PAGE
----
Copyright

The European Council: Organization and Function

An error occurred trying to load this video.

Try refreshing the page, or contact customer support.

Coming up next: The Organization and Responsibilities of the European Commission (EC)

You're on a roll. Keep up the good work!

Take Quiz Watch Next Lesson
 Replay
Your next lesson will play in 10 seconds
  • 0:02 European Council
  • 0:37 History
  • 1:58 The Body
  • 2:33 Scope
  • 4:15 Lesson Summary
Save Save Save

Want to watch this again later?

Log in or sign up to add this lesson to a Custom Course.

Log in or Sign up

Timeline
Autoplay
Autoplay
Speed Speed
Lesson Transcript
Instructor: Christopher Sailus

Chris has an M.A. in history and taught university and high school history.

In this lesson, we explore the European Council, an important and relatively recent institution of the European Union composed of the member states' leaders.

European Council

When you were a kid, did your parents ever call a 'family meeting?' Usually meant to discuss or explain some big decision or life-altering change to the family, family meetings were important so that everyone could have their input into whatever issue was at hand and everyone could arrive at a single direction for the family together. In some ways, the European Council performs a very similar function for the European Union (EU). The European Council meets several times a year, often voicing its opinion on the major issues facing EU member states and setting the course for future EU institutions and decisions.

History

The European Council has only recently been normalized as an institution. In the early days of the European Union (when it was still called the European Economic Community), the European Council did not really exist. The first meetings of an organization reminiscent of today's European Council occurred in the mid-1970s. They were called in order to promote discussion between EU leaders concerning the direction and priorities of the EU.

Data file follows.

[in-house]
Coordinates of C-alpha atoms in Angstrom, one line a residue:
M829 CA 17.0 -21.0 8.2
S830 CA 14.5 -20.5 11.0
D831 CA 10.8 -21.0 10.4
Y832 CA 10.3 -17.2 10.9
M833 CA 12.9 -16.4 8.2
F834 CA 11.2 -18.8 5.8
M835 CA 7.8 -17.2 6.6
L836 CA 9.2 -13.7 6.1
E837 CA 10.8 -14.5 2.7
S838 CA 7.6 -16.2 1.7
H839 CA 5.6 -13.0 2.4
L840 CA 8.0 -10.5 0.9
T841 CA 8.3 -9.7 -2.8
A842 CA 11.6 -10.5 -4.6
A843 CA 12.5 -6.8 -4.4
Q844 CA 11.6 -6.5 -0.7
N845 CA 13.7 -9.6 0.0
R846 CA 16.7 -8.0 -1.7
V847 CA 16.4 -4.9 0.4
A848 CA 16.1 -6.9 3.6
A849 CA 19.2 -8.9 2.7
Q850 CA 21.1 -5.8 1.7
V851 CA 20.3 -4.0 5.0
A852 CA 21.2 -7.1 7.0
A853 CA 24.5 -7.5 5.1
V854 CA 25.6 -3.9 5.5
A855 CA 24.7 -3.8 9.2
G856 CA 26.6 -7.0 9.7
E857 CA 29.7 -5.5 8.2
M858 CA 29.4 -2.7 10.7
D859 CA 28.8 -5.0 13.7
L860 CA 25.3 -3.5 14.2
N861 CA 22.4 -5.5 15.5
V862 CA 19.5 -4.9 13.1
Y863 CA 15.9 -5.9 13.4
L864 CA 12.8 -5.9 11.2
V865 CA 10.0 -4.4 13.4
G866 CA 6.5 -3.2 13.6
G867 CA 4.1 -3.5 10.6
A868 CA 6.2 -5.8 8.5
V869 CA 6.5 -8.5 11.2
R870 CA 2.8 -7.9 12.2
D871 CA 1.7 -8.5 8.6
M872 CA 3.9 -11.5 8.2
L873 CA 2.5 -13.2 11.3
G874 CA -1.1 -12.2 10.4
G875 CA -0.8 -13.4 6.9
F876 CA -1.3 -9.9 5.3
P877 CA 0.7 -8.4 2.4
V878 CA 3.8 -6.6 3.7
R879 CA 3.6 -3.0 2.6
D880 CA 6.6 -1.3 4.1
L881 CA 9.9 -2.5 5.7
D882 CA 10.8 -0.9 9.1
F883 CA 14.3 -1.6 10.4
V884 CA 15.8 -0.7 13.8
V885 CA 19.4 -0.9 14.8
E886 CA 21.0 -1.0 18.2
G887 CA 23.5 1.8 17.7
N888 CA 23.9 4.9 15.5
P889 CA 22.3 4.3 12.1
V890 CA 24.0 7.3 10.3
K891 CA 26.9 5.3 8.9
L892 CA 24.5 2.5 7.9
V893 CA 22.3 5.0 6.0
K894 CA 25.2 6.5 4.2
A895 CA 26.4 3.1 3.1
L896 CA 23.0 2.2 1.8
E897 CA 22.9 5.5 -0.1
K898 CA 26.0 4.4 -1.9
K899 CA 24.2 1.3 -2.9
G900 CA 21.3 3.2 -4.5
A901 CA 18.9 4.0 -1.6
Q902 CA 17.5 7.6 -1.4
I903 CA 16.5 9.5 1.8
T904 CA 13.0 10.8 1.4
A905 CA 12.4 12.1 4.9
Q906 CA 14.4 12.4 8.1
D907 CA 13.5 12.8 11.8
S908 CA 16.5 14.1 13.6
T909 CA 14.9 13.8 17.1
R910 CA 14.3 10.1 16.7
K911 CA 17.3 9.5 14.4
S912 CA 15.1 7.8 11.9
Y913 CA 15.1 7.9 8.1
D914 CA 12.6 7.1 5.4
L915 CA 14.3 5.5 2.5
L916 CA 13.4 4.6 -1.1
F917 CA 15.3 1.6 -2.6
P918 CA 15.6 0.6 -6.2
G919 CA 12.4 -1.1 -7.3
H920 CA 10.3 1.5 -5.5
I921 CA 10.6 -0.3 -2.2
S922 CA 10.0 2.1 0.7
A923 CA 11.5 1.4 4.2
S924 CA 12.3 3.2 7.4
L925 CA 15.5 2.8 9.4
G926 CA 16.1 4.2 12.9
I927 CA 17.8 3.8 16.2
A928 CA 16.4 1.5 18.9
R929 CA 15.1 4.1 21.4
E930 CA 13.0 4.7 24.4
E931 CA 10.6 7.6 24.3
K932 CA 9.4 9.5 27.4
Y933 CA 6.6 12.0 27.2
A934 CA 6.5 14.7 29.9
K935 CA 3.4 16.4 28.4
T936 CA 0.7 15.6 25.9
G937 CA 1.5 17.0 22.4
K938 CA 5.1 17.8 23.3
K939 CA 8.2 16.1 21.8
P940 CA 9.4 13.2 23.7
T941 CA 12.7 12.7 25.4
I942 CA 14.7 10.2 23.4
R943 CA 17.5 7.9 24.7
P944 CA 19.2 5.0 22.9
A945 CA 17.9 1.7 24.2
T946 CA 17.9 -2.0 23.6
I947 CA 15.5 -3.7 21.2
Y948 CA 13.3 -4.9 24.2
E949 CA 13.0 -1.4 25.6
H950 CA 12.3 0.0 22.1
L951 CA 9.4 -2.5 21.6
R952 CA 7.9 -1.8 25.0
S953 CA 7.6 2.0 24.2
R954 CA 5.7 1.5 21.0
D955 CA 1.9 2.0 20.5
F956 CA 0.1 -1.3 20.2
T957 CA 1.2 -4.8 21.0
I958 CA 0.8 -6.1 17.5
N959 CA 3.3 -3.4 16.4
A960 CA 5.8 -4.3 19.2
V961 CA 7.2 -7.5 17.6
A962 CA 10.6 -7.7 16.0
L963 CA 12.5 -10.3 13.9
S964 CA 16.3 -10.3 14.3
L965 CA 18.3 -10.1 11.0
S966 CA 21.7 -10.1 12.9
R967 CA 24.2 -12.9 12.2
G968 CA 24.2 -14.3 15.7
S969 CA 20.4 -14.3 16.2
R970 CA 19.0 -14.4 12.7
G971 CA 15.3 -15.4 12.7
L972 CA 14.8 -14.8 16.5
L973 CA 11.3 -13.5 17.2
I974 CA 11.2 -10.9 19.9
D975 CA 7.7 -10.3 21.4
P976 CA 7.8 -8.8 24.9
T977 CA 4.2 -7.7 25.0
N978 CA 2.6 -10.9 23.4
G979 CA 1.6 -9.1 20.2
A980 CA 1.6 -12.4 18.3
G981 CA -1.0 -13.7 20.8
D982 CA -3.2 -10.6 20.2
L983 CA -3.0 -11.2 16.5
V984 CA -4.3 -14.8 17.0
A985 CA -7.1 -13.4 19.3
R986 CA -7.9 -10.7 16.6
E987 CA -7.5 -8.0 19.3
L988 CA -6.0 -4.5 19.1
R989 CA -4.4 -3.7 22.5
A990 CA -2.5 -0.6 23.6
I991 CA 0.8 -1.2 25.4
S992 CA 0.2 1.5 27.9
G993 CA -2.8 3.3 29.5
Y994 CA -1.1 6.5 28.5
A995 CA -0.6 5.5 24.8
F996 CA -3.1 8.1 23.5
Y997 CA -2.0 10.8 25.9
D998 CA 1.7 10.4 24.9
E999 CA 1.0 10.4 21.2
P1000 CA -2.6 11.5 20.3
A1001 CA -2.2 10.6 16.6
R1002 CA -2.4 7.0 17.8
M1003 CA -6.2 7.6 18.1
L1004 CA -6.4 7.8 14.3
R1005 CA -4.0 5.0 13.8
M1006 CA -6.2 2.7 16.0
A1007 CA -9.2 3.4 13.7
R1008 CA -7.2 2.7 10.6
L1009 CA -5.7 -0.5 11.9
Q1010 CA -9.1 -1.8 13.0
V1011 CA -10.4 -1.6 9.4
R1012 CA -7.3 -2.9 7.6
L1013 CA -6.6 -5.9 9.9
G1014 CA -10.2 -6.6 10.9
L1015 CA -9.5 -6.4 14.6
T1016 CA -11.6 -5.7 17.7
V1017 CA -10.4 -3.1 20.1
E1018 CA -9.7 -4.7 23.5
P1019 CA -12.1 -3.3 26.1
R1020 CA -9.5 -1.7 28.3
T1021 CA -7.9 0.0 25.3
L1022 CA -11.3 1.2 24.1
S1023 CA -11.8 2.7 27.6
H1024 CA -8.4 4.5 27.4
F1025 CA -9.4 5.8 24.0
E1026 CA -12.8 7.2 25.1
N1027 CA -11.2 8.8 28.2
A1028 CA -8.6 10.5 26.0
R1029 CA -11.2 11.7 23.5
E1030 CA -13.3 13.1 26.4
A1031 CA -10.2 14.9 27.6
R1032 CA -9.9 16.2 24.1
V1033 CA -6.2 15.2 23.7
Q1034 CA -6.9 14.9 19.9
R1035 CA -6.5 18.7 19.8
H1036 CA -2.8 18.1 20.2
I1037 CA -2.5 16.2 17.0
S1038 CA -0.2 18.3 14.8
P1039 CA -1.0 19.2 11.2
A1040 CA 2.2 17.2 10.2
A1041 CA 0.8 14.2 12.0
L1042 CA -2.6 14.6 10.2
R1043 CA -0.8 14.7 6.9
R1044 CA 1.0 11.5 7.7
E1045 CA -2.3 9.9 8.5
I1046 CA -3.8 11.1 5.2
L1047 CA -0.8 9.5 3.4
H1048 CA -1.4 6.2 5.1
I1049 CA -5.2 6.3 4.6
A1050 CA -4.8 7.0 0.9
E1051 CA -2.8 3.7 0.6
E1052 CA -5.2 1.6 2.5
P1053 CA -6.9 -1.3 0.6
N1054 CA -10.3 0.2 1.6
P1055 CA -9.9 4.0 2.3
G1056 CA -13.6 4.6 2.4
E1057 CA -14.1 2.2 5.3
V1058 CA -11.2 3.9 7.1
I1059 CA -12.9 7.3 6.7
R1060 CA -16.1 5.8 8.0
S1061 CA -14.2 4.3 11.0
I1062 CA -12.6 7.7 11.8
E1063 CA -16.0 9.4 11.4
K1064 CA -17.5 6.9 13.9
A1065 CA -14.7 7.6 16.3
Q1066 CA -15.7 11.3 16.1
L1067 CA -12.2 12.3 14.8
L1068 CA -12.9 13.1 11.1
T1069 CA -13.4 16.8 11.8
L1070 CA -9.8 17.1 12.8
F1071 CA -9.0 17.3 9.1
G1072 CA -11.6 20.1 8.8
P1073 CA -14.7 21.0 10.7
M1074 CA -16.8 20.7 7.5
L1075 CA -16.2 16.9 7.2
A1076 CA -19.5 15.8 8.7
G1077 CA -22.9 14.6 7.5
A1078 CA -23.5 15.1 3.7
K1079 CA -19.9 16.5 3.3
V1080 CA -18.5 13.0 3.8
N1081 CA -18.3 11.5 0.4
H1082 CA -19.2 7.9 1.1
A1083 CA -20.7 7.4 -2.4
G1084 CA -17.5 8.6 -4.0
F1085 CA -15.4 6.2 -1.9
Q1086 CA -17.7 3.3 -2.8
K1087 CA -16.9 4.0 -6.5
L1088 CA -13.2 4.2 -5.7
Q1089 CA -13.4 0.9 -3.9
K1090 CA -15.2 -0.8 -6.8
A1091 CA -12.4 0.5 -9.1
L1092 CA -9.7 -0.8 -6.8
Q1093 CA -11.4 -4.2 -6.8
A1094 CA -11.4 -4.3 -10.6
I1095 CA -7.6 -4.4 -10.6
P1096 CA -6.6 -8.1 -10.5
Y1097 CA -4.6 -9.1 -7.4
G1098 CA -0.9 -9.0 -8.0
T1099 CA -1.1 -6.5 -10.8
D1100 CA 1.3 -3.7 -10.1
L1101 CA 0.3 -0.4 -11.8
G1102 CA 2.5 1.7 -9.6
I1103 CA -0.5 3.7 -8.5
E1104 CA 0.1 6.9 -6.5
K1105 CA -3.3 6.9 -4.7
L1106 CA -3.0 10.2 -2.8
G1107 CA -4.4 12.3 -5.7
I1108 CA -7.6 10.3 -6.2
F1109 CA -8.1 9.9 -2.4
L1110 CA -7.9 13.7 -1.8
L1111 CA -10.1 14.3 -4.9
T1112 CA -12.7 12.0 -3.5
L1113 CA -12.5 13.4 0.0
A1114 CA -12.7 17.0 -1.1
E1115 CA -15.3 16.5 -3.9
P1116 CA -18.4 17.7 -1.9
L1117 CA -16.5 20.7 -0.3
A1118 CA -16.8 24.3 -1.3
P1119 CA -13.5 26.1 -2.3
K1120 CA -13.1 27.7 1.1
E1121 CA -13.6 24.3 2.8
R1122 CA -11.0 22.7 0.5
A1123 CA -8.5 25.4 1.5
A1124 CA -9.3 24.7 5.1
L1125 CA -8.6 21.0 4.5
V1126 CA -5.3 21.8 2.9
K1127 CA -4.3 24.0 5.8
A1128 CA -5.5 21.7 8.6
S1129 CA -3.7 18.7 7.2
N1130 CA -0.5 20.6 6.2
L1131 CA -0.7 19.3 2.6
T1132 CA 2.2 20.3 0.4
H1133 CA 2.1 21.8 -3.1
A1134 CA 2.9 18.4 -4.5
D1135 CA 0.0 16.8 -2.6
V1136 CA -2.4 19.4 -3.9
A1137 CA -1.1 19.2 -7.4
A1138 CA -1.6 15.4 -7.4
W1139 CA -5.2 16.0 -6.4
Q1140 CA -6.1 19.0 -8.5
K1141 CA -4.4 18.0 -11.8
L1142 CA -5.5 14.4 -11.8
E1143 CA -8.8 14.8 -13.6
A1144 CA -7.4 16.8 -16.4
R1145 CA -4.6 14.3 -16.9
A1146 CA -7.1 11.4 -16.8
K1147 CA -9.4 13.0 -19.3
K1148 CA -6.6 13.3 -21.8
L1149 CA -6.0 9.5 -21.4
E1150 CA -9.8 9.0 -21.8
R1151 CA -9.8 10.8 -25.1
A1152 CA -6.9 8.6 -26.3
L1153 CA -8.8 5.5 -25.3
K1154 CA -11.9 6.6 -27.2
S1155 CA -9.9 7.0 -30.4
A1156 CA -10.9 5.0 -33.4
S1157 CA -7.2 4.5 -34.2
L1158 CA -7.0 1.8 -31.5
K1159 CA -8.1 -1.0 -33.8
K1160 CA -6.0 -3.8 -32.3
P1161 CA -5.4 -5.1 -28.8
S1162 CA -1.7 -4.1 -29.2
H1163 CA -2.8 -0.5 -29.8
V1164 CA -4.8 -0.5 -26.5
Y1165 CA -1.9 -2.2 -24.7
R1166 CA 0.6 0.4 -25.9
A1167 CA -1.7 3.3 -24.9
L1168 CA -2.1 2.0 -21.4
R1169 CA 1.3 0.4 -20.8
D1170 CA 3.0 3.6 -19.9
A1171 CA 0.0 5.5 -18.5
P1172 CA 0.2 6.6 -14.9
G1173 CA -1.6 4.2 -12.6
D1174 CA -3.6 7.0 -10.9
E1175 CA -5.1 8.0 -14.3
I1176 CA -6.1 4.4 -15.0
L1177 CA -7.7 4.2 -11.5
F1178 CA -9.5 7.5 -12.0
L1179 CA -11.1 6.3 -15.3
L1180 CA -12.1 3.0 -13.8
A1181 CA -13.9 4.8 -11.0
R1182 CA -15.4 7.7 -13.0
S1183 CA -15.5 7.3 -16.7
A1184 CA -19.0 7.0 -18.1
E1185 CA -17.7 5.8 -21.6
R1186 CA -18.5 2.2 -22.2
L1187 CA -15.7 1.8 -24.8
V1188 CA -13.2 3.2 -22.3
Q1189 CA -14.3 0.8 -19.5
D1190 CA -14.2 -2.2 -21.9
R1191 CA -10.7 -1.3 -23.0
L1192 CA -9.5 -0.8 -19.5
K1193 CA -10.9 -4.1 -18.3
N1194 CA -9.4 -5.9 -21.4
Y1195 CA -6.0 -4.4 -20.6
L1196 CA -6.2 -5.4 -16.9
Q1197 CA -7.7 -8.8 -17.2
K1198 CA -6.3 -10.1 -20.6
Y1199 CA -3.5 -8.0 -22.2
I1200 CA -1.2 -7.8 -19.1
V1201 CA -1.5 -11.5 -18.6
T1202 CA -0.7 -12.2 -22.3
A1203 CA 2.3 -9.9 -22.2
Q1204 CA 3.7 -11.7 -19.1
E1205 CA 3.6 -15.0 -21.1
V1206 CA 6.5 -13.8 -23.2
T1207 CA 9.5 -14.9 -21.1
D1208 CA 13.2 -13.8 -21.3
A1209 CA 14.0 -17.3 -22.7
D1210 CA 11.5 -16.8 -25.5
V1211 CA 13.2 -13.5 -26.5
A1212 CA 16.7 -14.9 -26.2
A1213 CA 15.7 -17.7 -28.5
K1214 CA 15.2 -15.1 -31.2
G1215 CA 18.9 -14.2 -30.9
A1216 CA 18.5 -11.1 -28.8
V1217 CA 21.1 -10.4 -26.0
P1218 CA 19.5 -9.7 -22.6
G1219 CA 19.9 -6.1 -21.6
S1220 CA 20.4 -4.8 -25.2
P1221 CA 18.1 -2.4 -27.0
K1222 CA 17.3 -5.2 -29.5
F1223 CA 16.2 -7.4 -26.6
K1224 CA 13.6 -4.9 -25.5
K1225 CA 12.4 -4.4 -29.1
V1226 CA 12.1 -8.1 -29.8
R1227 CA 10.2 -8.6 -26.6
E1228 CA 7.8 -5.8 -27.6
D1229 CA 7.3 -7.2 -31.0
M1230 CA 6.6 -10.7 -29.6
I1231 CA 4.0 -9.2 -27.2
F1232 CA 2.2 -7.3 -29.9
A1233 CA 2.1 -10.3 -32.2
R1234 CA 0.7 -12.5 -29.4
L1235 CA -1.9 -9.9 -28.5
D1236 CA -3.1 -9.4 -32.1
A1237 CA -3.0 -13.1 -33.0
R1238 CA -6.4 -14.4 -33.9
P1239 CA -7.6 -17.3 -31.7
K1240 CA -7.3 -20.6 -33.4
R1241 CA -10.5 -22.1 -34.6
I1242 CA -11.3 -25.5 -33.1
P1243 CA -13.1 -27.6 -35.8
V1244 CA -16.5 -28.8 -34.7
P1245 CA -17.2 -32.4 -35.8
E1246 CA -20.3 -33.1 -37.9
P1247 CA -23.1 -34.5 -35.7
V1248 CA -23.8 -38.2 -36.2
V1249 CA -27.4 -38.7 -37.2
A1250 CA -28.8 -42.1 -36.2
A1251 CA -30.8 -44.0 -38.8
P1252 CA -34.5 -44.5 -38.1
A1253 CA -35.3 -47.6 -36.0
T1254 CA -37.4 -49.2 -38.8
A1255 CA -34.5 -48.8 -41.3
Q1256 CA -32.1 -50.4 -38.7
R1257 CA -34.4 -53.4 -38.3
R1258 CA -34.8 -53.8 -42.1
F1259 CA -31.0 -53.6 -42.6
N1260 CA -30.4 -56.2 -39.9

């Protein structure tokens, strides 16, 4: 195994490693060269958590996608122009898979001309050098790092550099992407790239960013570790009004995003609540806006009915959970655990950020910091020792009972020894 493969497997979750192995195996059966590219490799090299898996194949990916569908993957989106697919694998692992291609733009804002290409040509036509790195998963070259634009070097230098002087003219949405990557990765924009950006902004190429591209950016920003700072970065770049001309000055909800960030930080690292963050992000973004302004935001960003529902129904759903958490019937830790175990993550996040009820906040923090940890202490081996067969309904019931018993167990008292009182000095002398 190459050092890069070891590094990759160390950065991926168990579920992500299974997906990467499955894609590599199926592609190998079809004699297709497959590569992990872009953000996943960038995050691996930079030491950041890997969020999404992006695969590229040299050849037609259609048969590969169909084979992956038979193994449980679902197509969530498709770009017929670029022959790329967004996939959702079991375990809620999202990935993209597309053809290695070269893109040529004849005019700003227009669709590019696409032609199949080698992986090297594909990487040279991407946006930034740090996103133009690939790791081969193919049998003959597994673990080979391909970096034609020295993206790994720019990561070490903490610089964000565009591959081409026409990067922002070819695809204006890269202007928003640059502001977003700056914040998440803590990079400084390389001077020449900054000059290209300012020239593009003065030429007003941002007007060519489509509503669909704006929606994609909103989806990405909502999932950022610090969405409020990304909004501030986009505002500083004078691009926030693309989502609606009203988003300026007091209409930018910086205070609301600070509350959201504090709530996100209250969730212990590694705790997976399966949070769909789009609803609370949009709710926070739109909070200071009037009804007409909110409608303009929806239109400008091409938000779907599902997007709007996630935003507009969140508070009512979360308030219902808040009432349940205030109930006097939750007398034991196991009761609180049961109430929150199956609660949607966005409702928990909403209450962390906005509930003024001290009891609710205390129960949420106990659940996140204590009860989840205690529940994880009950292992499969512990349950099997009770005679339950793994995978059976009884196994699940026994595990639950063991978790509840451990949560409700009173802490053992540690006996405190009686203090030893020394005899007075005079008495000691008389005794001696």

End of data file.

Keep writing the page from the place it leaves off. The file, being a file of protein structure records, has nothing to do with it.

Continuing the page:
After the 1970s, the European Council met informally and according to need, only meeting when the EU was confronted with a major geopolitical situation or a major decision concerning the future of EU institutions. For example, two of the most important treaties in the history of the EU, the Single European Act and the Treaty of Maastricht, were both created and instituted only after a meeting of the European Council.

In the 21st century, meetings of the European Council became more and more frequent as Europe integrated even further with the introduction of the Euro and the EU faced difficult situations like the 2008 financial collapse. In 2009, as part of the Treaty of Lisbon, the European Council became an official institution of the European Union. Its meetings were henceforth regularized to at least two meetings every six months, though additional meetings could be called by the president of the European Council according to need.

The Body

The European Council itself is composed of the heads of state or government of the 28 various EU member states. The president of the European Commission also attends each meeting, as does the president of the European Council, who is the body's chair. The chair of the European Council as of June 2014 is the Belgian Herman Van Rompuy, who will hold the post until November 2014. The EU's High Representative for Foreign Affairs and Security Policy also attends, although he or she and the Council and Commission presidents have no voting power in the European Council.

To unlock this lesson you must be a Study.com Member.
Create your account

Register to view this lesson

Are you a student or a teacher?

Unlock Your Education

See for yourself why 30 million people use Study.com

Become a Study.com member and start learning now.
Become a Member  Back
What teachers are saying about Study.com
Try it risk-free for 30 days

Earning College Credit

Did you know… We have over 200 college courses that prepare you to earn credit by exam that is accepted by over 1,500 colleges and universities. You can test out of the first two years of college and save thousands off your degree. Anyone can earn credit-by-exam regardless of age or education level.

To learn more, visit our Earning Credit Page

Transferring credit to the school of your choice

Not sure what college you want to attend yet? Study.com has thousands of articles about every imaginable degree, area of study and career path that can help you find the school that's right for you.

Create an account to start this course today
Try it risk-free for 30 days!
Create an account
Support